Court says cities have right to bar cell towers
In Palos Verdes Estates, where the first home builders 80 years ago had to pass muster before an “art jury,” it came as little surprise when city fathers nixed wireless telecommunications contraptions that would clash with the community’s carefully nurtured ambience and obstruct ocean vistas.
“When you move to a community, you want cell coverage, but you also want beauty and aesthetics,” said attorney Scott J. Grossberg, who helped the city wage a legal battle against Sprint.
Earlier this month, the U.S. 9th Circuit Court of Appeals sided with the seaside community, ruling that city officials could bar the construction of unsightly cellular towers. The city’s victory was hailed by urban planners concerned about the proliferation of visual blight in the name of technological progress.
Like Palos Verdes Estates, San Francisco, San Diego County, La Canada Flintridge and other communities have fought the purveyors of cellular service in court on aesthetic grounds and, for the most part, have won. The recent legal disputes, planners say, could encourage telecommunications companies to develop more creative alternatives amenable to residents’ concerns -- or spur more litigation.
In its ruling the three-judge panel paid heed to the esoteric benefits of landscape unmarred by the accouterments of modern public utilities.
“The experience of traveling along a picturesque street is different from the experience of traveling through the shadows of a WCF [wireless communications facility], and we see nothing exceptional in the city’s determination that the former is less discomforting, less troubling, less annoying and less distressing than the latter,” the panel observed in the ruling. “After all, travel is often as much about the journey as it is about the destination.”
The judges quoted 19th century Viennese architect Camillo Sitte’s lyrical waxings on beauty and art in an 1889 book that became a classic in urban planning. Their Oct. 13 ruling also pointed to a state utility code giving city leaders the right to define what might “incommode” the enjoyment of public right of way.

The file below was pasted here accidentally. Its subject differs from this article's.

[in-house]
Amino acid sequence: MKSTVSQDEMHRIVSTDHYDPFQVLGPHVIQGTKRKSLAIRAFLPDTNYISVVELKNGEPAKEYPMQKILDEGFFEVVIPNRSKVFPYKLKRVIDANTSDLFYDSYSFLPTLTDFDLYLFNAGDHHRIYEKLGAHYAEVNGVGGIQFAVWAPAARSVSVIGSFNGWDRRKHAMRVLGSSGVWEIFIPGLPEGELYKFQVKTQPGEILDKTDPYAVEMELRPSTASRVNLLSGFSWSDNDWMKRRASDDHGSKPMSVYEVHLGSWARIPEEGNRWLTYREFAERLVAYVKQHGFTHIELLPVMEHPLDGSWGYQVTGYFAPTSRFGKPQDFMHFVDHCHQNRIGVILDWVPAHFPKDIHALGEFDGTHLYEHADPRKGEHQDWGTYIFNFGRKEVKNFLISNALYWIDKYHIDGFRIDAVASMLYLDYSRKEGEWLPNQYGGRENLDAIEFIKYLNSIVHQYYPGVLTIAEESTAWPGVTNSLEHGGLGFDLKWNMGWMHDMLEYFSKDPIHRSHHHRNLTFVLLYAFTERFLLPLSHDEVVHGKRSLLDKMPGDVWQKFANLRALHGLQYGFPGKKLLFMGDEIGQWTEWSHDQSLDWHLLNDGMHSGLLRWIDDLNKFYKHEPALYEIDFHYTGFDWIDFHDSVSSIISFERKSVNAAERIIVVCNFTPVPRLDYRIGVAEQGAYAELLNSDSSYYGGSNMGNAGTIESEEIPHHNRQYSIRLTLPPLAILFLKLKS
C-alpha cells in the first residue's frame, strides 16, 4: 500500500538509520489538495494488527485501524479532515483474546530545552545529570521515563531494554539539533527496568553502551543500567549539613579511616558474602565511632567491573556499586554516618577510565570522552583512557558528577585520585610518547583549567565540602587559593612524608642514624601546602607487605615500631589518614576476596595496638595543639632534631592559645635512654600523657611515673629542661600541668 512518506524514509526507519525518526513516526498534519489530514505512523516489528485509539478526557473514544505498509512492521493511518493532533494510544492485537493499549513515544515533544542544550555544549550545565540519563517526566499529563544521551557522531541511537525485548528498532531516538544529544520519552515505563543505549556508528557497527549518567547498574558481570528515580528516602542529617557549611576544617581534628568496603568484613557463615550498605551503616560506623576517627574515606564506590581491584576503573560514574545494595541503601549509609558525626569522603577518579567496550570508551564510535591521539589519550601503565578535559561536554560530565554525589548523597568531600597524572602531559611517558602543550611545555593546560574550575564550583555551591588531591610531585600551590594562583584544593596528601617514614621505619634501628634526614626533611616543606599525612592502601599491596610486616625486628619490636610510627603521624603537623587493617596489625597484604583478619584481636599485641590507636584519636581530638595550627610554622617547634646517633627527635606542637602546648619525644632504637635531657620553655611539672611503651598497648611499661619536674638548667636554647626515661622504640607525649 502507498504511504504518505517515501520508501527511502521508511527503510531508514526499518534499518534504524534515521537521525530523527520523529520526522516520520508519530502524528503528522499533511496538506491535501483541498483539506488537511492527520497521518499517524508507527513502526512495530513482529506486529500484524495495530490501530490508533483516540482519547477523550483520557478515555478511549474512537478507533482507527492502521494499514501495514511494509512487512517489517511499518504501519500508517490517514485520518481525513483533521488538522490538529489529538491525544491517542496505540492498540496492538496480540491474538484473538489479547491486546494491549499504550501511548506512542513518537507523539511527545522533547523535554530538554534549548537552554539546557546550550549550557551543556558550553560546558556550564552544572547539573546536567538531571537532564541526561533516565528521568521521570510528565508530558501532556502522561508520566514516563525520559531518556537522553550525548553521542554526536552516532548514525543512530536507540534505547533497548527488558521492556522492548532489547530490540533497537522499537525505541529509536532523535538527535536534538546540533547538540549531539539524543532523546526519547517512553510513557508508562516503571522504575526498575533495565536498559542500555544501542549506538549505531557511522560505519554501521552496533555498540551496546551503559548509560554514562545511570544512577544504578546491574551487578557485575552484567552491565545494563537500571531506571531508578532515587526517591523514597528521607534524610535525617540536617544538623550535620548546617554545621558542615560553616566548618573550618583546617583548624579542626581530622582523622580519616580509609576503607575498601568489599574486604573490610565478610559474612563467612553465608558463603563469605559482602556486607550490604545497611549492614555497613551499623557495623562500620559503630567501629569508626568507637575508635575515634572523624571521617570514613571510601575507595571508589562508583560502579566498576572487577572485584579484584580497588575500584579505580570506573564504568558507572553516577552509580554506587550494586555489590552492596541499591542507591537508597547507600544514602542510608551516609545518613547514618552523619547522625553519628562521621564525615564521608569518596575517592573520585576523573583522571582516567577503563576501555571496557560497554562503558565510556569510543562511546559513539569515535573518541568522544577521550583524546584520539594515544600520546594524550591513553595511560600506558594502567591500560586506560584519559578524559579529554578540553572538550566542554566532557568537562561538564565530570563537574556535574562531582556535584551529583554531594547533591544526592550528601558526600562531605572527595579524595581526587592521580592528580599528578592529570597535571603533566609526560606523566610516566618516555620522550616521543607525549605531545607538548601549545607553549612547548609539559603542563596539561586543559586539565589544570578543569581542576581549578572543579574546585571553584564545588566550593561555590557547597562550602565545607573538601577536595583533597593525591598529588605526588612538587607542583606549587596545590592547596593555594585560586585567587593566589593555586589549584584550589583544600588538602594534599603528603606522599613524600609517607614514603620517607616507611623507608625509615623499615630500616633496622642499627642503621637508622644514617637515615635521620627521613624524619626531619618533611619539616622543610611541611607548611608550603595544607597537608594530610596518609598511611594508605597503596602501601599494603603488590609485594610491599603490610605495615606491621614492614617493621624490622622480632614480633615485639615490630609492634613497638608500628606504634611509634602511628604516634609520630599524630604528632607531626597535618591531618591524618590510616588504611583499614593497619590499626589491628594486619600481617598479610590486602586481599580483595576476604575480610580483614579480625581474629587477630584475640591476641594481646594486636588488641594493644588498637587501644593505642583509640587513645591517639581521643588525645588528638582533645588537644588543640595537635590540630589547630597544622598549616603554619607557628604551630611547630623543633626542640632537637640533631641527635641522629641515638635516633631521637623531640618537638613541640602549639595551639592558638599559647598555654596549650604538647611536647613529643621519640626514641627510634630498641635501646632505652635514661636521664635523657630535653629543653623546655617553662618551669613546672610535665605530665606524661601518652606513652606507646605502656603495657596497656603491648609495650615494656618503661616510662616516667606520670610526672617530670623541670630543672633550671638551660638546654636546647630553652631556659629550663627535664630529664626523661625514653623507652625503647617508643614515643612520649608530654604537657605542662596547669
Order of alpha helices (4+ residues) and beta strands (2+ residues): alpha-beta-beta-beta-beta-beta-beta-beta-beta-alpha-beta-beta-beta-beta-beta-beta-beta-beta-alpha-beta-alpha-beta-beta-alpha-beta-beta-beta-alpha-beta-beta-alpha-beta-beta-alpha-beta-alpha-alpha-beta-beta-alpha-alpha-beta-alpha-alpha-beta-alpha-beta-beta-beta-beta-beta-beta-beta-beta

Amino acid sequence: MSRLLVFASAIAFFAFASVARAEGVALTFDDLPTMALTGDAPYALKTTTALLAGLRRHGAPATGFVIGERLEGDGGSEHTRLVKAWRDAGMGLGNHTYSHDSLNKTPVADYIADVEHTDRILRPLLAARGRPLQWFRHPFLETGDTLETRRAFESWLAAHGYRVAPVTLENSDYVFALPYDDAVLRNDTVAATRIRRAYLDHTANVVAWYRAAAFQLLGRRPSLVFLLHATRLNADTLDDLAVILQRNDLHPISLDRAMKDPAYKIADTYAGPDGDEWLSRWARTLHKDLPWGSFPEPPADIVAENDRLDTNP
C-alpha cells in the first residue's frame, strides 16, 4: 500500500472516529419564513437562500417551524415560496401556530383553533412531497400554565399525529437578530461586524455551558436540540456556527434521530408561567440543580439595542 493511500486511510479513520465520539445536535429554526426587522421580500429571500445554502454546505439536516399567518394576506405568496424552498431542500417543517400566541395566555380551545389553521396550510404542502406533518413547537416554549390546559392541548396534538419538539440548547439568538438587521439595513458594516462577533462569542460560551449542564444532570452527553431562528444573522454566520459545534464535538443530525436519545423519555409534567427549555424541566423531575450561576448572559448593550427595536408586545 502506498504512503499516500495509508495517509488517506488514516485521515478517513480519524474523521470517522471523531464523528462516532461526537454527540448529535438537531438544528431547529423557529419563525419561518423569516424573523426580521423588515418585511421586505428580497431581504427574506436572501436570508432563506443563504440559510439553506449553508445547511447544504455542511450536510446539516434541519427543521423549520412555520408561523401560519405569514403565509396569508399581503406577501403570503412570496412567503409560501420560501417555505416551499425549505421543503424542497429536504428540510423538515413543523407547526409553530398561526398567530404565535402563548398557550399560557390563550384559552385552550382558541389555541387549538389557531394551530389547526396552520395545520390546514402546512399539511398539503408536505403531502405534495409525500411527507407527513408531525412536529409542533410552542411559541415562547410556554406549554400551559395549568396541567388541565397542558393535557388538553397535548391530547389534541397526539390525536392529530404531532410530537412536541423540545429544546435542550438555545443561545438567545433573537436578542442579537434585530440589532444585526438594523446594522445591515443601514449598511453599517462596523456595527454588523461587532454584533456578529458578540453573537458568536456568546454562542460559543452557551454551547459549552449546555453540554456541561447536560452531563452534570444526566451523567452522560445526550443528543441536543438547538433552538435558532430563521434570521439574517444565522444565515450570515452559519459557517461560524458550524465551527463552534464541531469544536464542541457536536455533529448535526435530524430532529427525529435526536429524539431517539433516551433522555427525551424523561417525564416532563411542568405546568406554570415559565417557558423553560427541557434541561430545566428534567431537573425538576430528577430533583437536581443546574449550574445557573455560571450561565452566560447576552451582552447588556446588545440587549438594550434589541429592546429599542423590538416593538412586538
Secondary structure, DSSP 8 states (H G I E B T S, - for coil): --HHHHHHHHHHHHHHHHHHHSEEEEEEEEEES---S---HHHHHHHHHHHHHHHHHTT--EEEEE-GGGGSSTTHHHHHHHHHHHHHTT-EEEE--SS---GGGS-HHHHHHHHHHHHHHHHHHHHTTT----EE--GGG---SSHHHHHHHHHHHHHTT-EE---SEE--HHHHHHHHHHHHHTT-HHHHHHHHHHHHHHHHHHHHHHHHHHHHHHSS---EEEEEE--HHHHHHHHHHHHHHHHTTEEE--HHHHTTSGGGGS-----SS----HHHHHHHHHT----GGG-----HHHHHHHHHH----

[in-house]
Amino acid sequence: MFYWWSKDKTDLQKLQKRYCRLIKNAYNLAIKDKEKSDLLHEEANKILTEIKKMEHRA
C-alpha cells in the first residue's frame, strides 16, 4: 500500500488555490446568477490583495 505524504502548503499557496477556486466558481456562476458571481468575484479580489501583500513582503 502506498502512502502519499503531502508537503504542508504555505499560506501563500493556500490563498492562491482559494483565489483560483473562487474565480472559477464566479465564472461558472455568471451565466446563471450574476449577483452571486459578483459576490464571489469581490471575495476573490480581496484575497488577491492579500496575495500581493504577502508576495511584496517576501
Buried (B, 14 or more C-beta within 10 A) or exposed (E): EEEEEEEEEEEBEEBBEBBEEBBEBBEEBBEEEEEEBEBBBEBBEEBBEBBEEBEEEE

Sprint had argued that the city’s rejection of two wireless construction projects on aesthetic grounds violated the 1996 Telecommunications Act, which bars municipalities from action that constitutes “a prohibition on the provision of wireless service.”
The appeals court panel disagreed, pointing to the company’s own assertion that it already serves some 4,000 customers in the affluent enclave.
Sprint spokesman Matt Sullivan would say only that the company was “disappointed with the decision because of its potential impact on wireless coverage.” He declined to speculate on how the ruling might affect other pending projects denied building permits, including two similar wireless towers rejected by La Canada Flintridge.
Sprint lost its suit against La Canada Flintridge in federal district court and on appeal to the 9th Circuit had the case sent back for further proceedings, said the city attorney, Mark W. Steres. But the telecommunications company has neither reapplied for antenna permits nor pressed its court case, Steres said. He said he viewed the Palos Verdes Estates ruling as endorsement of his position that city officials have the authority to regulate what is built on public property and can apply aesthetic considerations.
Aesthetics, some planning experts said, tend to be an issue more for those on the wealthy side of the social spectrum, whereas poorer communities in dire need of the jobs and income brought by construction are often less focused on the visual trade-offs.
“These communities are very inward-oriented. They feel that so long as my needs are taken care of, we don’t want to engage with the rest of the city or the rest of the world,” said UC Irvine urban design professor Ajay Garde.
Palos Verdes Estates officials said they have worked with other cellular providers to install facilities that minimize intrusions on views and ambience.
“There is a middle ground. It is unfortunate that Sprint decided to litigate instead of work with us,” said Allan Rigg, a longtime resident and director of planning and public works. Rigg acknowledged that there are areas of the city where cell coverage is spotty.
Palos Verdes Estates, incorporated in 1939, was subject to broad deed restrictions from the onset of private home construction in the 1920s, when New York banker Frank A. Vanderlip drafted a trust indenture establishing setback requirements, prohibiting billboards and requiring that builders “preserve the fine views of ocean, mountains and park.” The founder also created the Palos Verdes Homes Assn. and the Palos Verdes Art Jury to check home construction and landscaping plans for aesthetic conformance.
Pioneers in the embrace of aesthetics in urban development, the residents of Palos Verdes Estates are emulated across Southern California’s patchwork of planned communities in what Garde, the urban design professor, has dubbed “the gated community syndrome.”
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